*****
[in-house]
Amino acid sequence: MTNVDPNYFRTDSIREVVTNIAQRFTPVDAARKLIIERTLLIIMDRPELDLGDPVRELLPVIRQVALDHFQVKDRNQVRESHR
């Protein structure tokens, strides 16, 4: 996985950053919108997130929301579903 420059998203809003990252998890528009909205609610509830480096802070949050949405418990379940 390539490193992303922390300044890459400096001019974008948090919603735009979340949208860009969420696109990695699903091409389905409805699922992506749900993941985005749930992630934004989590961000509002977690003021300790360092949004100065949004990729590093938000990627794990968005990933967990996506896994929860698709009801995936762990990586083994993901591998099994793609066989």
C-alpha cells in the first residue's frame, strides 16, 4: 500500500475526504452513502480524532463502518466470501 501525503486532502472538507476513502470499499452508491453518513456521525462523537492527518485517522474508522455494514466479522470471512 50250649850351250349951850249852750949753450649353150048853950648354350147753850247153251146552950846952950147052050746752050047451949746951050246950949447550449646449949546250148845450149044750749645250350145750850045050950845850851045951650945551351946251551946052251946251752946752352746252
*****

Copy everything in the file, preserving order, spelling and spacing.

[in-house]
Amino acid sequence: MTNVDPNYFRTDSIREVVTNIAQRFTPVDAARKLIIERTLLIIMDRPELDLGDPVRELLPVIRQVALDHFQVKDRNQVRESHR
């Protein structure tokens, strides 16, 4: 996985950053919108997130929301579903 420059998203809003990252998890528009909205609610509830480096802070949050949405418990379940 390539490193992303922390300044890459400096001019974008948090919603735009979340949208860009969420696109990695699903091409389905409805699922992506749900993941985005749930992630934004989590961000509002977690003021300790360092949004100065949004990729590093938000990627794990968005990933967990996506896994929860698709009801995936762990990586083994993901591998099994793609066989």
C-alpha cells in the first residue's frame, strides 16, 4: 500500500475526504452513502480524532463502518466470501 501525503486532502472538507476513502470499499452508491453518513456521525462523537492527518485517522474508522455494514466479522470471512 50250649850351250349951850249852750949753450649353150048853950648354350147753850247153251146552950846952950147052050746752050047451949746951050246950949447550449646449949546250148845450149044750749645250350145750850045050950845850851045951650945551351946251551946052251946251752946752352746252